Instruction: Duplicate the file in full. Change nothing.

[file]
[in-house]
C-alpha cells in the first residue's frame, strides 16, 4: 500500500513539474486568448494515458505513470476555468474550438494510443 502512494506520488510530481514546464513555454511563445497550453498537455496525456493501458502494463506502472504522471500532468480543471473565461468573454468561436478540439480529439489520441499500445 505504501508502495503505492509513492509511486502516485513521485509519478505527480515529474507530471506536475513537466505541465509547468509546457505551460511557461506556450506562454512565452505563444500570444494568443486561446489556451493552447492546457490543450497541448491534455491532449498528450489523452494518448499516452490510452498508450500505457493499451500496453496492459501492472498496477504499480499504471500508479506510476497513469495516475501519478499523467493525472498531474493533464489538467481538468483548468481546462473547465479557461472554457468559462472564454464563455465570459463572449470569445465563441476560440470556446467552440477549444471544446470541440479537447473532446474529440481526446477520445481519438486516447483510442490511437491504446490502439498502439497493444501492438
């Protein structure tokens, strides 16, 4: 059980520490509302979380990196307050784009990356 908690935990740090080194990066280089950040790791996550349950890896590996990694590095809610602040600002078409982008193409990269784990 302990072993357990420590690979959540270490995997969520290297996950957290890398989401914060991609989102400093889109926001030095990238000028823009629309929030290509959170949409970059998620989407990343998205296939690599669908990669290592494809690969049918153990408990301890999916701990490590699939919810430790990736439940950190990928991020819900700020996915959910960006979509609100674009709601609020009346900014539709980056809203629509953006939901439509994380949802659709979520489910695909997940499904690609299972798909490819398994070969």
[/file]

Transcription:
[in-house]
C-alpha cells in the first residue's frame, strides 16, 4: 500500500513539474486568448494515458505513470476555468474550438494510443 502512494506520488510530481514546464513555454511563445497550453498537455496525456493501458502494463506502472504522471500532468480543471473565461468573454468561436478540439480529439489520441499500445 505504501508502495503505492509513492509511486502516485513521485509519478505527480515529474507530471506536475513537466505541465509547468509546457505551460511557461506556450506562454512565452505563444500570444494568443486561446489556451493552447492546457490543450497541448491534455491532449498528450489523452494518448499516452490510452498508450500505457493499451500496453496492459501492472498496477504499480499504471500508479506510476497513469495516475501519478499523467493525472498531474493533464489538467481538468483548468481546462473547465479557461472554457468559462472564454464563455465570459463572449470569445465563441476560440470556446467552440477549444471544446470541440479537447473532446474529440481526446477520445481519438486516447483510442490511437491504446490502439498502439497493444501492438
């Protein structure tokens, strides 16, 4: 059980520490509302979380990196307050784009990356 908690935990740090080194990066280089950040790791996550349950890896590996990694590095809610602040600002078409982008193409990269784990 302990072993357990420590690979959540270490995997969520290297996950957290890398989401914060991609989102400093889109926001030095990238000028823009629309929030290509959170949409970059998620989407990343998205296939690599669908990669290592494809690969049918153990408990301890999916701990490590699939919810430790990736439940950190990928991020819900700020996915959910960006979509609100674009709601609020009346900014539709980056809203629509953006939901439509994380949802659709979520489910695909997940499904690609299972798909490819398994070969």